One of the most talked about subjects in the fitness industry is this: Cardio and fat loss.
Here’s what your clients (and yes, even us trainers too) want to know:
Is cardio really necessary for fat loss?
Which type of cardio will optimize fat loss? LISS (low intensity steady state cardio) or HIIT (high intensity interval training)?
The good news is that there is some pretty clear research that can answer these questions. First, let’s take a look at what cardio actually is and what the different types do for your body.
Aerobic vs. Anaerobic Training
There are two basic types of physical training: aerobic and anaerobic. To understand how our bodies lose fat during training, and to be better able to explain it to your clients, you need to know what these terms really mean, technically and practically.
Aerobic vs Anaerobic Exercise
Aerobic activity. Aerobic training requires the presence of oxygen. It is the type of activity that primarily works type I muscle fibers. This helps to increase muscle endurance and capillary size, and generally helps the heart muscle to pump blood more efficiently. Aerobic activity is done at a pace you can sustain for an extended period of time; think 50 to 70 percent of VO2max and a heart rate between 120 and 150 BPM: lower intensity jogging, swimming, or biking, for example.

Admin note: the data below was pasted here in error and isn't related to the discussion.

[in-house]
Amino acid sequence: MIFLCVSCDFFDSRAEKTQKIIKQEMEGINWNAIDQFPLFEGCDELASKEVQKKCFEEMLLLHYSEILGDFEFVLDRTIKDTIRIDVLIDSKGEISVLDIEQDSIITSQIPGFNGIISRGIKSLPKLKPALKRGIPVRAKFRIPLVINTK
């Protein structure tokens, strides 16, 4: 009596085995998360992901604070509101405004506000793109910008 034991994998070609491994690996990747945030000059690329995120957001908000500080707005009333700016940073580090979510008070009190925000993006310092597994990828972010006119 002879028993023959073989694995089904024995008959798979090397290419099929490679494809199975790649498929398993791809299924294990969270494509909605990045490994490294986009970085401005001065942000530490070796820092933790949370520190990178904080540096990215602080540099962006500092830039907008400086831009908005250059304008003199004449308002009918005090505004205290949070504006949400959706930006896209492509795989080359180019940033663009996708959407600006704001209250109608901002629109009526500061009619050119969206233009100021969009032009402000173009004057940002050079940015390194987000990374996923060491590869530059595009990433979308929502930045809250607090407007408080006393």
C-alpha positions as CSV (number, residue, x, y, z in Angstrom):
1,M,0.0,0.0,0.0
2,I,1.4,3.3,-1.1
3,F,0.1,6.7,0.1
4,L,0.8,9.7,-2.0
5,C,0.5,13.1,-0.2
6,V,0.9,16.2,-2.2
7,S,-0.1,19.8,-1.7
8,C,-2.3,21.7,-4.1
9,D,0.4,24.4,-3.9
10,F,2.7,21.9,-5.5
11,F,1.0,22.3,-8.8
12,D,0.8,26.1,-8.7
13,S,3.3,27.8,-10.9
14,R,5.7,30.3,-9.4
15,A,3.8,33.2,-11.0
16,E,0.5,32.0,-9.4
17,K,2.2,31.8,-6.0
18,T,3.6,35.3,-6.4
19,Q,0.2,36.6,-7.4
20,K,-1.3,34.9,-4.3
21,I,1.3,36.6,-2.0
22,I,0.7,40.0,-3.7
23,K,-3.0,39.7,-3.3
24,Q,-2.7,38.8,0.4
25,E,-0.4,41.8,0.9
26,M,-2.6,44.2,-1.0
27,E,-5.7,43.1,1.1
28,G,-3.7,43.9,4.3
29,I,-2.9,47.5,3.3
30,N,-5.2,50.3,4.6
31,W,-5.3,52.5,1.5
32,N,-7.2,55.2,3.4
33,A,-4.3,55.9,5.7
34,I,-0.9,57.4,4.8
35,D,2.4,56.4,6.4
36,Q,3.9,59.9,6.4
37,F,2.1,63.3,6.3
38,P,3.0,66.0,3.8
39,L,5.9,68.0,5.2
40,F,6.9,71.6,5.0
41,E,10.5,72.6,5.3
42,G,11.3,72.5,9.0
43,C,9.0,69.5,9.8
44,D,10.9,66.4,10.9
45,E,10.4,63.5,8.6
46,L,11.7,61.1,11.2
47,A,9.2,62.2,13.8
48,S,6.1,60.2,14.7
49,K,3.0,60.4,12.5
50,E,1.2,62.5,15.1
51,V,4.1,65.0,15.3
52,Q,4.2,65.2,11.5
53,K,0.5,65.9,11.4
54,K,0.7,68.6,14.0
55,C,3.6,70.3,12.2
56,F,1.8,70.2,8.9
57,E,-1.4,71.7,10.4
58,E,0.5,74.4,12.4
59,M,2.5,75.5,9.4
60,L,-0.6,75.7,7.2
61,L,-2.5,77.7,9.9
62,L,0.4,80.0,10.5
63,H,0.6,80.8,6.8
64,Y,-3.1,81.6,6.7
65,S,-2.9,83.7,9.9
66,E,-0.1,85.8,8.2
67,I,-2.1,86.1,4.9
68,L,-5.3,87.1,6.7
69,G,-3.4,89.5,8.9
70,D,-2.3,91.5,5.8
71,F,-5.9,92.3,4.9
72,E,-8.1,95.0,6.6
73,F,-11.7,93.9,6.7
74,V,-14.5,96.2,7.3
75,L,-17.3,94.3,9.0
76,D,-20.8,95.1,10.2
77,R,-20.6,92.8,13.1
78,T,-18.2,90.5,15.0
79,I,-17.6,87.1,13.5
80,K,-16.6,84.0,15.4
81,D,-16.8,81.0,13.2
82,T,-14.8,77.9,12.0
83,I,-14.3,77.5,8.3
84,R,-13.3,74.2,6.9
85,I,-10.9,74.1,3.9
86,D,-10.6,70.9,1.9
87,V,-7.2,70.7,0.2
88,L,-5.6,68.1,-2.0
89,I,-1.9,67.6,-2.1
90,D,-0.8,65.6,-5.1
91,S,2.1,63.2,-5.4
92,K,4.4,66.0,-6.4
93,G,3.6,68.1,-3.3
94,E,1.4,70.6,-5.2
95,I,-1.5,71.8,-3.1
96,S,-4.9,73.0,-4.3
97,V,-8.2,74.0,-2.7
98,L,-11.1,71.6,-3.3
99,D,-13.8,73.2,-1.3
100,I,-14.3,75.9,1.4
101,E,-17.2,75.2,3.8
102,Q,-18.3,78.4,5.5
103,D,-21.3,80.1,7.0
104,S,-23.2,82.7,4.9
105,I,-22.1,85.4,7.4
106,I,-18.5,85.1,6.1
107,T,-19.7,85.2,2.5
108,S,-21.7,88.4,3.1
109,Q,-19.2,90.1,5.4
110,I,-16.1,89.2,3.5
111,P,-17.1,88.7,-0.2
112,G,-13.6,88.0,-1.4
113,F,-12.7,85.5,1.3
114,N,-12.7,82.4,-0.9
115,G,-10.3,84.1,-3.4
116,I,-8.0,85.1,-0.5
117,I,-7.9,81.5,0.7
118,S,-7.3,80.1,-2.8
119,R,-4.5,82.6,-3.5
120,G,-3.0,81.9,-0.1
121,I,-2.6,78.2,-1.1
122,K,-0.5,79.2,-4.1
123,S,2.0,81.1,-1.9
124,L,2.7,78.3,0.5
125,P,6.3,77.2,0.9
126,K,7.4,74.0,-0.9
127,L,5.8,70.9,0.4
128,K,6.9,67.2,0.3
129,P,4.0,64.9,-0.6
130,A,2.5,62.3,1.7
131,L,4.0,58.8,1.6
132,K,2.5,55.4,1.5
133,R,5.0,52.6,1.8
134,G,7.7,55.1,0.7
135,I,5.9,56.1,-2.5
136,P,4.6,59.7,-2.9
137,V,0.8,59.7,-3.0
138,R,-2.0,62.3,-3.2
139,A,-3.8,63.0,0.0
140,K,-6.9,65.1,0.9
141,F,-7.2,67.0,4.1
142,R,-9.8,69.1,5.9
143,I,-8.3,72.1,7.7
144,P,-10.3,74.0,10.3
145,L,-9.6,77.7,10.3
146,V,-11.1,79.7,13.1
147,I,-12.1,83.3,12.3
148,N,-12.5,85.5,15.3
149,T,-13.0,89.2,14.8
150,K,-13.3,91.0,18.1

Anaerobic activity. This is just the opposite of aerobic activity. Anaerobic training is exercise that does not require the presence of oxygen. It works the type II muscle fibers, which leads to greater size and strength of muscles. Sprinting until you gas out or resistance training with heavy weights is anaerobic. When you work at 90, to well over 100 percent of your VO2 max performing anaerobic activity, oxygen builds up, lactic acid builds up, and you start to feel the burn.1 You can’t sustain this kind of activity for extended time periods like you can with aerobic exercise.